We all know it’s common sense to recycle. As consumers, we have decisions to make every day involving what we buy, where it comes from, and where it goes once we’re done with it, and I think it’s fair to say most of us would prefer that a cup, bottle, or newspaper was recycled rather than ending up in landfill.
But recycling is a big term, and involves a lot of different things. Often, due to a number reasons, a lot of what we sort out and put into our recycling bins still ends up in landfills. Polystyrene products like yogurt containers or cd cases are recycled less than one percent of the time. And plastic soda bottles can’t be recycled at plants more than two-thirds of the time. Our clothes, if clean enough, can be turned into rags, but those often end up in landfills as well after just one or two more uses.
So what’s the deal? Why are our recycling programs so seemingly ineffective?
The answer, as it often does, comes down to money. If the cost to recycle a good into new repurposed material is greater than simply buying new materials, a company has no motivation to use recycled goods. If a material needs to be shipped long distances to be recycled, it often isn’t worth the extra money. And the prices of recycled materials goes up and down all the time based on countless market influences which are not in any one organization’s control.
It can feel frustrating and disempowering to look into these bleak realities of our material goods and where they go. But there is a resistance building.
A better way.
Most recycling can be referred to as a process called “downcycling”. This means that the original product is transformed back into raw materials that are of low value and still generally have a short life span. It’s better than ending up in a landfill, but not by much.
The other half of recycling is a process called “upcycling”. Upcycling is defined as any process that takes used goods and repurposes them into a better product, or at least one of equal quality to the original product. You could simply put your newspaper in the recycling (which would be downcycling) or, you could fold the newspaper into an effective pot for plants that can later be planted directly into the ground, creating an entirely new value and use for that material.
Upcycling lets us think creatively and innovate new methods to reuse and repurpose our goods. It has applications that extend from your home to much larger industrial uses, and even for artistic purposes such a sculptures and collages.
Convert an old door you’ve replaced into a coffee table. Build a chair out of the old skis in your shed. Use a ketchup container to efficiently dispense pancake batter onto your griddle. Hold on to your old jam jars to use as drinking glasses. The possibilities are endless, and inventing new ways to utilize our goods is a fun process that everyone can be involved in.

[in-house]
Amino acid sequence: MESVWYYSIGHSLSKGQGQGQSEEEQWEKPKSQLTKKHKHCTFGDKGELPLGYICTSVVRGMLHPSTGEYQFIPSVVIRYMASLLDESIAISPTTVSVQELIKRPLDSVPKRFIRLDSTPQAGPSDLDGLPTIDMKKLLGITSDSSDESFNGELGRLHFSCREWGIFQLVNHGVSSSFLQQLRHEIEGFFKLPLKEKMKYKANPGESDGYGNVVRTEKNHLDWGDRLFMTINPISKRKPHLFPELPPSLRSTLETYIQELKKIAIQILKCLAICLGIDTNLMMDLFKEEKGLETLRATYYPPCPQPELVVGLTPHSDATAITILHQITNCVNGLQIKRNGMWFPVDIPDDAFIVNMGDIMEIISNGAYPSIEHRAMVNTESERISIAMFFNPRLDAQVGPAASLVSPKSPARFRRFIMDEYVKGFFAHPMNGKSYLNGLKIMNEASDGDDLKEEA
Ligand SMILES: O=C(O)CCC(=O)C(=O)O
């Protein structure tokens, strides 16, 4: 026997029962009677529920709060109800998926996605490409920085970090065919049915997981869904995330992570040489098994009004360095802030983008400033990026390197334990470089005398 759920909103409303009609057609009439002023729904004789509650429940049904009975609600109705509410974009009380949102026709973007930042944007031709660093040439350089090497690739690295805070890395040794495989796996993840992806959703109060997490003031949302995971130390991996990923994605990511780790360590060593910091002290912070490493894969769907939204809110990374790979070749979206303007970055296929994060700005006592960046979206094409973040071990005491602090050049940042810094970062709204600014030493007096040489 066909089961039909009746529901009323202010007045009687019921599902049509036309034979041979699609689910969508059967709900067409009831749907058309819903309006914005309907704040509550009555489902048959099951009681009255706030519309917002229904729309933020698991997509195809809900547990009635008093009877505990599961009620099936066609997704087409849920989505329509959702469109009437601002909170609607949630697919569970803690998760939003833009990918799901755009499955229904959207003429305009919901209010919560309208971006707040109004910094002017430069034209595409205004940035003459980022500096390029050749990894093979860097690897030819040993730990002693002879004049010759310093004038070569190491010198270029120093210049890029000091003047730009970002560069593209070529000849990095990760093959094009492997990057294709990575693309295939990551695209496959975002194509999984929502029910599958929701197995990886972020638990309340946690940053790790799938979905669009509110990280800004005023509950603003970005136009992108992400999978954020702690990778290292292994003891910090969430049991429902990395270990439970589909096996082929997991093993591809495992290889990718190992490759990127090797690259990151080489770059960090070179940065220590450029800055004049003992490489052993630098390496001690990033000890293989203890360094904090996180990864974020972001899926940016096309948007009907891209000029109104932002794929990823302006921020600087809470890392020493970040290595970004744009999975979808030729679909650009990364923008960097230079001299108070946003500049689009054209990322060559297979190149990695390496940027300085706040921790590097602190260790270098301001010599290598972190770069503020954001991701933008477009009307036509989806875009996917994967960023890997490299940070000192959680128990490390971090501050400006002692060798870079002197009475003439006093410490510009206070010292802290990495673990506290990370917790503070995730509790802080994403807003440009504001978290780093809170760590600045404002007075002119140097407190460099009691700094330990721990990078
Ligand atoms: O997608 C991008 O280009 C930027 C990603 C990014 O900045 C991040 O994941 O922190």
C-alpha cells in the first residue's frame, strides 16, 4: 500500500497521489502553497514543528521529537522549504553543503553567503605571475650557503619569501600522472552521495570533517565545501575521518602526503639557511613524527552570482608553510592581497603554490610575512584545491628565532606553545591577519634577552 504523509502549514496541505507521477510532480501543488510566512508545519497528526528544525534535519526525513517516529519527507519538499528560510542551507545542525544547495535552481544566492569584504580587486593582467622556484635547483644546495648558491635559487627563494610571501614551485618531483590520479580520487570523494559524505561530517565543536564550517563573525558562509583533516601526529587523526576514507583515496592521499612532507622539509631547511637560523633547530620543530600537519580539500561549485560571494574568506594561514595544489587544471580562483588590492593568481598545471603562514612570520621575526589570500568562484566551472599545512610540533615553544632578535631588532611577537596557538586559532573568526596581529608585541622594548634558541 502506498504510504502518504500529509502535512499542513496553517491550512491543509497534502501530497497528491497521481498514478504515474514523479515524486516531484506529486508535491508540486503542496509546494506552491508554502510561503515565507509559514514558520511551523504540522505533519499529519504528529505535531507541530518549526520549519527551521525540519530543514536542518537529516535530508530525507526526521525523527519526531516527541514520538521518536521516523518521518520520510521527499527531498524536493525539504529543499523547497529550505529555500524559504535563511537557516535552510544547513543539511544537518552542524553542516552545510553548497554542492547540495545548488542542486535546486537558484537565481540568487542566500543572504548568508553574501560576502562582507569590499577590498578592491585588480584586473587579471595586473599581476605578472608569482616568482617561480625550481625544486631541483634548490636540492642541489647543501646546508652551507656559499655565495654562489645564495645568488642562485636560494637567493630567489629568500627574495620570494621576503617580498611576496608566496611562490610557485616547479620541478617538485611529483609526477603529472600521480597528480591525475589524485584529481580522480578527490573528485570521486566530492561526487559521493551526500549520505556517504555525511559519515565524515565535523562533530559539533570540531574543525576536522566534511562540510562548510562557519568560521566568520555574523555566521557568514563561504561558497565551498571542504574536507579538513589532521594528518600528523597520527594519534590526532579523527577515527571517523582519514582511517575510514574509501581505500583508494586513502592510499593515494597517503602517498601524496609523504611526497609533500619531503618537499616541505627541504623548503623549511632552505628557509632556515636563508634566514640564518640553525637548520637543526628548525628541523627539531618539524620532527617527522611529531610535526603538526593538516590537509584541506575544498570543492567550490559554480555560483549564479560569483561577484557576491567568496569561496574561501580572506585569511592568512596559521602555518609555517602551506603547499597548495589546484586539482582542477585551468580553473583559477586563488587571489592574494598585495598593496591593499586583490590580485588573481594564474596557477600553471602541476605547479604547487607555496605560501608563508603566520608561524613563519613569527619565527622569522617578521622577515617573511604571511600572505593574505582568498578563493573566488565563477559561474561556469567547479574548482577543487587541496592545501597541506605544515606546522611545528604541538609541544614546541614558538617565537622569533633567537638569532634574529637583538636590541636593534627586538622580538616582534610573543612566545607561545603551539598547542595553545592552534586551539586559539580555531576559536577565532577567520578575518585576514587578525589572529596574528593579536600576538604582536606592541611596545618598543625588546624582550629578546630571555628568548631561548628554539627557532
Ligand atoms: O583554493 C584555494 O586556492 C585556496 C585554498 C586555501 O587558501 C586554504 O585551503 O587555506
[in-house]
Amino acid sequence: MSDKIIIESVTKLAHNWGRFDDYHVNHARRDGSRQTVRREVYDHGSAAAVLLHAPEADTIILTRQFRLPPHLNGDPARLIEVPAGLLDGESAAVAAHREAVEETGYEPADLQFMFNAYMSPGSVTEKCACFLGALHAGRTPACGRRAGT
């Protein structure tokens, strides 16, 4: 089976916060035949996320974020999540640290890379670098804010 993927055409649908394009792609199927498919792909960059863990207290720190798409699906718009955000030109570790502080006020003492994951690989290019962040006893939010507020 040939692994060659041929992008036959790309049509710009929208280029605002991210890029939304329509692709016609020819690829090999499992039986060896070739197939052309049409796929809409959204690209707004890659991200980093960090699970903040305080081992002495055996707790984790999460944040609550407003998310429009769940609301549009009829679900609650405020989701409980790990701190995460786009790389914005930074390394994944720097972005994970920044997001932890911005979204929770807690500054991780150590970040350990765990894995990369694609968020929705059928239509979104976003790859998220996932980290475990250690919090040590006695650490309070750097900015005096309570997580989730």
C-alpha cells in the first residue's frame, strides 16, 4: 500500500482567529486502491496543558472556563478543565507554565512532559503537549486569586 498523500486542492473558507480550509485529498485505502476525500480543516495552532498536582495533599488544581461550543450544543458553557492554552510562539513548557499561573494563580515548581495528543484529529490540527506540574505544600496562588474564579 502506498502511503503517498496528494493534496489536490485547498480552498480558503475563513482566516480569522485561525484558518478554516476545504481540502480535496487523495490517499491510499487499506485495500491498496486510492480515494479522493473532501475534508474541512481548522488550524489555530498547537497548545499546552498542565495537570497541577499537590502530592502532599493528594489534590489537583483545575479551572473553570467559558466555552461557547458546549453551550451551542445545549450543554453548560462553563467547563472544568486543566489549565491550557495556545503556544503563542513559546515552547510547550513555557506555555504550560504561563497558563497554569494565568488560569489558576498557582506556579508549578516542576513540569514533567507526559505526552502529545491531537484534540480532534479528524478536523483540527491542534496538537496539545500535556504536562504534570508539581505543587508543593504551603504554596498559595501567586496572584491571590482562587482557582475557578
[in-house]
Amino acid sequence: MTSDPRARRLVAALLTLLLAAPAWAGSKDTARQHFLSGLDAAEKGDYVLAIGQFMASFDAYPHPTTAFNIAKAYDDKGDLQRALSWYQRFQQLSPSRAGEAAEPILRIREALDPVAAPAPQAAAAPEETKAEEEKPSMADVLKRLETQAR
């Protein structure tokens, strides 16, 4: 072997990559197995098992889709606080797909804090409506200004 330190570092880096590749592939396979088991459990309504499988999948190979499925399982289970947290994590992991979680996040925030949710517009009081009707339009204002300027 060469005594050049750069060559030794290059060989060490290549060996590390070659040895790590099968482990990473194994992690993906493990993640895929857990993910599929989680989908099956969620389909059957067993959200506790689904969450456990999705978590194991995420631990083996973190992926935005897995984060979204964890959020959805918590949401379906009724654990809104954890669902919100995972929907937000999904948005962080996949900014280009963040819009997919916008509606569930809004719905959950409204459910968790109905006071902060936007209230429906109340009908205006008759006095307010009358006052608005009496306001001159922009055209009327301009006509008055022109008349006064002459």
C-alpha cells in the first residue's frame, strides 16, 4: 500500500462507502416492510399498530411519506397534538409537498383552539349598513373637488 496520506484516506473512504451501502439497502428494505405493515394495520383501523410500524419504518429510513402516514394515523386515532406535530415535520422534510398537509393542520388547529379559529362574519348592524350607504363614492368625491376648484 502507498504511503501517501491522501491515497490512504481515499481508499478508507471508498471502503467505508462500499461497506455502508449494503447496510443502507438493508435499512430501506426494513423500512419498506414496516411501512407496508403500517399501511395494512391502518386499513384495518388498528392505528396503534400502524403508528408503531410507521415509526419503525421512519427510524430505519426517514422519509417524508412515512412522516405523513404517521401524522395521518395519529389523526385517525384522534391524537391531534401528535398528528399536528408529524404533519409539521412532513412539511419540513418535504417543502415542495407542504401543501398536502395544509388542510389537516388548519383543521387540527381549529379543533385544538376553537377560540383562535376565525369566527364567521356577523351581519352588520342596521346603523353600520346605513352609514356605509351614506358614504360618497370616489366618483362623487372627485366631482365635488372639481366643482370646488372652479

A revolution is underway.
Before the 1950’s, and still in many developing nations around the world, upcycling was the norm. Families simply didn’t have the money to constantly be buying new products, and a global supply chain with imported products and materials simply didn’t exist. The second half of the 20th century changed all that, and today we have a highly integrated, massive system of product production that seems to make any item accessible.
But this excess of access has led us to levels of consumption that simply are unsustainable, and people are beginning to change their ways.
Across communities around the globe, there are people who are taking on upcycling, with a mission to show the world what we can achieve through repurposing materials and using our imagination. There are countless vendors of art and goods on the website Etsy specializing in only upcycled products, and a new generation of conscientious companies are choosing to source their products from producers who upcycle their materials. These individuals and companies are helping to shift the paradigm of how and what we buy. As consumers increasingly want products that don’t harm the environment, upcycled products will continue to become more desirable.
We have a choice.
Being conscious of what we buy is important, and in the long term, the habits of consumers is what shapes the habits of companies and producers. Every time you choose to buy a product that is upcycled, you are keeping materials out of landfills, but also promoting a more sustainable economy.
The complexity of what we buy, where it comes from, and where it goes after, can be overwhelming. But thanks to companies, artisans, and consumers who are choosing to innovate, the entire process can become significantly better.
Thankfully, efforts are being made to make our recycling systems more efficient and more effective. But these changes won’t happen overnight, and at the end of the day, it’s unlikely they will ever be 100% efficient.
As we wait for the day when we have a closed loop in our production cycles, doing everything we can to use eco-friendly products helps our planet tremendously. When it comes to recycling and repurposing our materials, the future is looking up.